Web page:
Routes of Writing
By Carolyn Samuel, The McGill Writing Centre
I teach academic writing, and I regularly hear students say that they find writing academic papers to be a tough and lonely task. What they often don’t realize is that writing well-thought-out academic papers is challenging for most people, including seasoned academics. To encourage my students to persist with the challenge, this quotation is posted to the myCourses Home Page of my academic writing course:
“What is written without effort is in general read without pleasure.”
Wanting to learn more about how seasoned scholars undertake the task of capturing their research and ideas on paper, I asked several professors and librarians from across the disciplines at McGill to write 200 words in response to one of a series of questions about their own academic writing experiences. The questions and their answers have been assembled at a newly created web page entitled Routes of Writing. The Routes of Writing project is designed to enhance students’ understanding of academic writing by giving them insight into the writing practices and strategies of their professors and librarians.
Student reaction to the site has been enthusiastic. Here are some of the comments we’ve received:
It’s nice to get perspectives from professors of faculties you might not have a chance to take courses in … I like that each answered question gets its own page; you get a sense of the individuality and uniqueness of each professor’s perspective … I find it interesting to spot the name of a professor I’ve had before or whose name I at least recognize, and be able to read their take on the topic.
–Nathalie, Faculty of Arts, U3 student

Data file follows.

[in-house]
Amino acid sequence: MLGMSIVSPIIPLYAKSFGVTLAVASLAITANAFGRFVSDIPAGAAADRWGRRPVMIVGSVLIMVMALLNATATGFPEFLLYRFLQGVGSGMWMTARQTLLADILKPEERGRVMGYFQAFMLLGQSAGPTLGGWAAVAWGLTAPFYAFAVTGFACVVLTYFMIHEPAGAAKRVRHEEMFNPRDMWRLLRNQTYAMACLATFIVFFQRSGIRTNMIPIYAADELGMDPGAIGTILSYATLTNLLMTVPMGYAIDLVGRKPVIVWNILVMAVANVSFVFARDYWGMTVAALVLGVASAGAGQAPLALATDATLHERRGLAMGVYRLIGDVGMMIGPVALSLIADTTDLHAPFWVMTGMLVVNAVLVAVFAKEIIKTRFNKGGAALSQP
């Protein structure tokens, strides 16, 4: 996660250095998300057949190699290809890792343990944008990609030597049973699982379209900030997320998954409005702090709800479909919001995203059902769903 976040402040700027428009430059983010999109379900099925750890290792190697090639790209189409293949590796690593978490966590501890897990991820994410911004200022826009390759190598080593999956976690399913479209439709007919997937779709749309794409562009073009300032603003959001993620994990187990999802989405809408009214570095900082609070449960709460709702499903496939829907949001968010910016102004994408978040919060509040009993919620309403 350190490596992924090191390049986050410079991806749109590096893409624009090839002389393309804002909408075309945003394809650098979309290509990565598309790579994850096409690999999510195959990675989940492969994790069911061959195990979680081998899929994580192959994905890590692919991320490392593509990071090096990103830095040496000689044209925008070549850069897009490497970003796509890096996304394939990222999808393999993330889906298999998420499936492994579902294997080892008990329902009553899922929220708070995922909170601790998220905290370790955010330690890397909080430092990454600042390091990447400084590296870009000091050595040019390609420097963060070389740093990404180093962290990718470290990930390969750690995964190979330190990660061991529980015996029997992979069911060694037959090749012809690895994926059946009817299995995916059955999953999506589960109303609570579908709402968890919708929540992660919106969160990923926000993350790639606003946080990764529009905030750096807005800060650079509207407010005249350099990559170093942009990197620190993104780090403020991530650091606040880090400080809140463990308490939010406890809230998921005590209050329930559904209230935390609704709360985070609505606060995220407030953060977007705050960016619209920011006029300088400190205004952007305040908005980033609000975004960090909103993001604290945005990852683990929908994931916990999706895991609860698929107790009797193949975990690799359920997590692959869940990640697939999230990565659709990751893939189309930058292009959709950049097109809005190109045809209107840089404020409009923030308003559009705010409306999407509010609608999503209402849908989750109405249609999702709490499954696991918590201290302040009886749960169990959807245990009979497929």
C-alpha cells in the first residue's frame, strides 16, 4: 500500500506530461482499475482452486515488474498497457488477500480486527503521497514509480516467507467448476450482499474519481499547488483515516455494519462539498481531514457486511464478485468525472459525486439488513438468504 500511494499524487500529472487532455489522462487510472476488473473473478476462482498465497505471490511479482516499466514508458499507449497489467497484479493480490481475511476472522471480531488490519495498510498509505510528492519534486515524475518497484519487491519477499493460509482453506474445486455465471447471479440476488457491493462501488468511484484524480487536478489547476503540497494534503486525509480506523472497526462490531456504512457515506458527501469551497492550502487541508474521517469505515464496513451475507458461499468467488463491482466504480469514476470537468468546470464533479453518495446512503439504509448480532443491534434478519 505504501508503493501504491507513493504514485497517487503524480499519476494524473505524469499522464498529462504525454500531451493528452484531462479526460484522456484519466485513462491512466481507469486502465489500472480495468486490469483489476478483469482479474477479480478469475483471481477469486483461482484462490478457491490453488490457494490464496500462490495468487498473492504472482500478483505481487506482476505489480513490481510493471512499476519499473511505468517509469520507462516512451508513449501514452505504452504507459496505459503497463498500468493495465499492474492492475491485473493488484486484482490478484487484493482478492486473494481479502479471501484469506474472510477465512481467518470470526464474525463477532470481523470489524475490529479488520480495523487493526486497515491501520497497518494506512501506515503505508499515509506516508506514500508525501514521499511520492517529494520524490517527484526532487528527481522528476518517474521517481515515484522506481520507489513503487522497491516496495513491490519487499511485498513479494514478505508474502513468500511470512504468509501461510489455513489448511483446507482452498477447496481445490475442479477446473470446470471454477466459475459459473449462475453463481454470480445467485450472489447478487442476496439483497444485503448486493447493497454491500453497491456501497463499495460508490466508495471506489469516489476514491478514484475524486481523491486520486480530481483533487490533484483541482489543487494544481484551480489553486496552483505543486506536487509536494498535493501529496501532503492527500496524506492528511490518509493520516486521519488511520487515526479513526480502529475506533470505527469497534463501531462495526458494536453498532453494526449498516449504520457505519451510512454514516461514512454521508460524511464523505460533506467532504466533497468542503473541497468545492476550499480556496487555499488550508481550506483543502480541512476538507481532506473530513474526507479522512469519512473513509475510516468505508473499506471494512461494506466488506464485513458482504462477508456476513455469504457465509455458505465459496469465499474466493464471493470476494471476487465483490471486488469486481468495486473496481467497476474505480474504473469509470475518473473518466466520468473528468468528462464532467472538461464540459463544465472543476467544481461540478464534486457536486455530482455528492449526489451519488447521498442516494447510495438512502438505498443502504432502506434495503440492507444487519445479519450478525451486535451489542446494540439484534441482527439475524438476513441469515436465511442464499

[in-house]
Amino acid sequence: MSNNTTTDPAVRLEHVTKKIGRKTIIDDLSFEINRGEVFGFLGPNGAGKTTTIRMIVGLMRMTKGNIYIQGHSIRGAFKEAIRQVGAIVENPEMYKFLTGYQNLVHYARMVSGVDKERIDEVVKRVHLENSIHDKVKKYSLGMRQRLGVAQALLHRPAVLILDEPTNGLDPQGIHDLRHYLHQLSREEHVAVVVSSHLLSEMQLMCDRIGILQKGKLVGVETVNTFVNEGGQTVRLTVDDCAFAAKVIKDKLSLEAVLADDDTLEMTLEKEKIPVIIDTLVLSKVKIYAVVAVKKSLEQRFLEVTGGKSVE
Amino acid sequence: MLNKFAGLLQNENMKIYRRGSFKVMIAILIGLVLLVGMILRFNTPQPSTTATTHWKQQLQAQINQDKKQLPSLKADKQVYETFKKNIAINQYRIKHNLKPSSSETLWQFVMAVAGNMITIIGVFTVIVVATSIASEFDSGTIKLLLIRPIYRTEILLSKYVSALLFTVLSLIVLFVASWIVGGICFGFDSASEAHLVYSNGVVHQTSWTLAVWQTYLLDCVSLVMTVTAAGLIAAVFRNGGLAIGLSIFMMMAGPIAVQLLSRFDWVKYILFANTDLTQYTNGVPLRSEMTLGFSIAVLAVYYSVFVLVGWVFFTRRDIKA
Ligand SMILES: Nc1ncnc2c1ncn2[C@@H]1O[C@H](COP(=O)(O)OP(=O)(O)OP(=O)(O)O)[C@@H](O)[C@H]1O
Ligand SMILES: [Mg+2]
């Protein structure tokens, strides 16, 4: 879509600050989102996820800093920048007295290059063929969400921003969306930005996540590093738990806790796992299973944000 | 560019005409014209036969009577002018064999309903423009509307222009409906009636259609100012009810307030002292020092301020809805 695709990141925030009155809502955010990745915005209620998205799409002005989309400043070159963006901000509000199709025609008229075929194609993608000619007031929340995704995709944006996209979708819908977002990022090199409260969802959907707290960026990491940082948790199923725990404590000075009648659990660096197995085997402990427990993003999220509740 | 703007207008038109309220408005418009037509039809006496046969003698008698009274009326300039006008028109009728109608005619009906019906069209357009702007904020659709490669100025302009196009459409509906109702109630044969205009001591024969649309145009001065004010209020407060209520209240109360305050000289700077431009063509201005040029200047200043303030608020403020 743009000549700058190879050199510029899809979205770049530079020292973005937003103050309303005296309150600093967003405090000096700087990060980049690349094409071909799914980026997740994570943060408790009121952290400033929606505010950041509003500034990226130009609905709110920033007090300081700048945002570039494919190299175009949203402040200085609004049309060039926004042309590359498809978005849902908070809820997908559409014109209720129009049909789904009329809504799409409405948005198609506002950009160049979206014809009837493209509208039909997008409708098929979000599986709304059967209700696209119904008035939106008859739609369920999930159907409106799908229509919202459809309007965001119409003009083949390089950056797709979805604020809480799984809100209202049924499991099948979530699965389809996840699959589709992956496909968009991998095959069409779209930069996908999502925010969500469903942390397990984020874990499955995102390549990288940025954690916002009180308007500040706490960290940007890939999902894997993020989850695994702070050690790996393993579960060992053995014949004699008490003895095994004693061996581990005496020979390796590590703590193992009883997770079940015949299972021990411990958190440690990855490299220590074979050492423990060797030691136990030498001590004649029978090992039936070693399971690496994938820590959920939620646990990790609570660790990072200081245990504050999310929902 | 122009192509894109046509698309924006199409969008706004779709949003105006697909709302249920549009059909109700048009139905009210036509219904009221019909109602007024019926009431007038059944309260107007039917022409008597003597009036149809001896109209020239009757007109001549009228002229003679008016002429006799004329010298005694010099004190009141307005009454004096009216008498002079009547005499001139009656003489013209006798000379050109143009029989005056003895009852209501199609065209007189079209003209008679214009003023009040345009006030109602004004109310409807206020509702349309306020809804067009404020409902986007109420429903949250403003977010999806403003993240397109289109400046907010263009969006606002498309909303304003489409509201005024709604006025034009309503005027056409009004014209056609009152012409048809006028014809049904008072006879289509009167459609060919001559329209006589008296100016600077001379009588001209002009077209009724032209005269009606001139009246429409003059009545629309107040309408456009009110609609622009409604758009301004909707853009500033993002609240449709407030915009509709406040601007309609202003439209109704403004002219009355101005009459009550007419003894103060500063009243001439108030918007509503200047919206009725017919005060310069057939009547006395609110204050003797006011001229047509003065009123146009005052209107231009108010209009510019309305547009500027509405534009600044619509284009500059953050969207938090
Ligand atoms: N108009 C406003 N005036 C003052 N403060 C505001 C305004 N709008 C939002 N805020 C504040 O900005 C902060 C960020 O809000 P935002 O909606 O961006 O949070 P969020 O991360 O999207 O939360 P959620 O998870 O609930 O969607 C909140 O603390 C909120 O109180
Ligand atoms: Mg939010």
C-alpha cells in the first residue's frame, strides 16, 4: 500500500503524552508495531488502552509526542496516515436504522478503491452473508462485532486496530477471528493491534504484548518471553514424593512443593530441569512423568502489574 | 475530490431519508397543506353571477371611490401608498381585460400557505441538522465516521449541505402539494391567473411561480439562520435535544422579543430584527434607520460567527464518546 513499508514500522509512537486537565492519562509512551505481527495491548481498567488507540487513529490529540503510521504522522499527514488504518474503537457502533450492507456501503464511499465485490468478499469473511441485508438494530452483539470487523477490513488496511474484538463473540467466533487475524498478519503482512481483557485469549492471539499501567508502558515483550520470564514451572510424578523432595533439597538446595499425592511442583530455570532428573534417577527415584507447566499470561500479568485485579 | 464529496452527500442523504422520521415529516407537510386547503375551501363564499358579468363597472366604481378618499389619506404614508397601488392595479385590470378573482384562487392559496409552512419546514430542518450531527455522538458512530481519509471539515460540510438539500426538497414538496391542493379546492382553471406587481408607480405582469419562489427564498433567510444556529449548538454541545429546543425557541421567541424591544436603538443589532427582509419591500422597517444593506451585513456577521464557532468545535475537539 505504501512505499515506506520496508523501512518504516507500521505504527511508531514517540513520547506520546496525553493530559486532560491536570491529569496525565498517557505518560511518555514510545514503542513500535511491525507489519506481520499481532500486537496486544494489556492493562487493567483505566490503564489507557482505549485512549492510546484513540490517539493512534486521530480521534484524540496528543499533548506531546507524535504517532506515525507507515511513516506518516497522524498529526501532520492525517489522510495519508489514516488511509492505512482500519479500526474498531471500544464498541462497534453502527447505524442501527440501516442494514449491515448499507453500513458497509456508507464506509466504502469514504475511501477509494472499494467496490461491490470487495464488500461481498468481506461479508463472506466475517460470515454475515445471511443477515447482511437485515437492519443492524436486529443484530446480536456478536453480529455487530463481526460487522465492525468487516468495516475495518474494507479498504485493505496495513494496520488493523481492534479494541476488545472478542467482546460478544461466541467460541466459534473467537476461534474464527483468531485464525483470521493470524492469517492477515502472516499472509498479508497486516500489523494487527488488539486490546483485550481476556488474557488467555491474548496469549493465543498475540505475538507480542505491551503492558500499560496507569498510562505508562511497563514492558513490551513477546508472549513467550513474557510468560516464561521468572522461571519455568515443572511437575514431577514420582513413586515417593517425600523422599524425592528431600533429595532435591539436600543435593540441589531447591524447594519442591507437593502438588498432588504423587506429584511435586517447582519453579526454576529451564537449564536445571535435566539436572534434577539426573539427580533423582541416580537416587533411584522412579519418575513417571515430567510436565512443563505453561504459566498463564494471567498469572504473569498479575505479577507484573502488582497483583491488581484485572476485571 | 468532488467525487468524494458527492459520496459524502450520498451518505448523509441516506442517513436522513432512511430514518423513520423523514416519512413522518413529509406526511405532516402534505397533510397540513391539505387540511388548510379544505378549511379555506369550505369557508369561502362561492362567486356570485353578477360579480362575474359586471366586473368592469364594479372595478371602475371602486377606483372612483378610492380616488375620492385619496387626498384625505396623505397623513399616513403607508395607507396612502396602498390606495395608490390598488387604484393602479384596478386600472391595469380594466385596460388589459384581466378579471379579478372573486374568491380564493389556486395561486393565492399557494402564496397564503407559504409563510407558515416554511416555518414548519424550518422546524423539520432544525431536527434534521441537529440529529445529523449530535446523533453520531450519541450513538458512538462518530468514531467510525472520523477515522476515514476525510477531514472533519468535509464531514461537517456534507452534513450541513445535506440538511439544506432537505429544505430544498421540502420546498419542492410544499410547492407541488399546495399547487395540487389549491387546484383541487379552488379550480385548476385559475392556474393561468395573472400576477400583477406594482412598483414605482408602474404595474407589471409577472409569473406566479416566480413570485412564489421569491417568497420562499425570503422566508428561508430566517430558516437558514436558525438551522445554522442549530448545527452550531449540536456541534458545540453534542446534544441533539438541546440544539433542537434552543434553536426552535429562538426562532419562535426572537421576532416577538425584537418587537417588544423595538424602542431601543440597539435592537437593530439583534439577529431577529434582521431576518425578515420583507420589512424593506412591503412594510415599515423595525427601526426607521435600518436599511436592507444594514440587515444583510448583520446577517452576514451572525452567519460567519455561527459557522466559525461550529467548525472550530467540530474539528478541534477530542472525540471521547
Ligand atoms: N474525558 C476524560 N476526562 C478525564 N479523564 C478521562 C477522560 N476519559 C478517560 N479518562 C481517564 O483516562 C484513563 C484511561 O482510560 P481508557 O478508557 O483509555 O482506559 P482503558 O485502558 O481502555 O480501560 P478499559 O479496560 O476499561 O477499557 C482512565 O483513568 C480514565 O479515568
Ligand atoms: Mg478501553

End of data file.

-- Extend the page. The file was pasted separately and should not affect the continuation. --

Those questions are exactly what I would have asked! Actually, I never realized that writing is not so easy for professors, and even they need to work hard at it … I like that professors are talking about their real experiences.
–Belle, Faculty of Arts, Master student
I think this website plays an important role in the demystification of how academic writing occurs. Knowing that there are different approaches to academic writing and that students are not alone in approaching the various challenges associated with writing is reassuring in a way: Even established professors sometimes struggle, encounter roadblocks, and recognize the need to step back from their writing. The variety of suggestions they offer for how they address these challenges gives good food for thought about how I might approach challenges and setbacks in my own writing.
The questions and responses are relevant to students at all points in their academic journey.
–Jennie, Faculty of Education, PhD student
We invite all McGill professors and librarians to contribute to Routes of Writing. If you would like to be part of Routes of Writing, please email me <firstname.lastname@example.org> for the list of questions.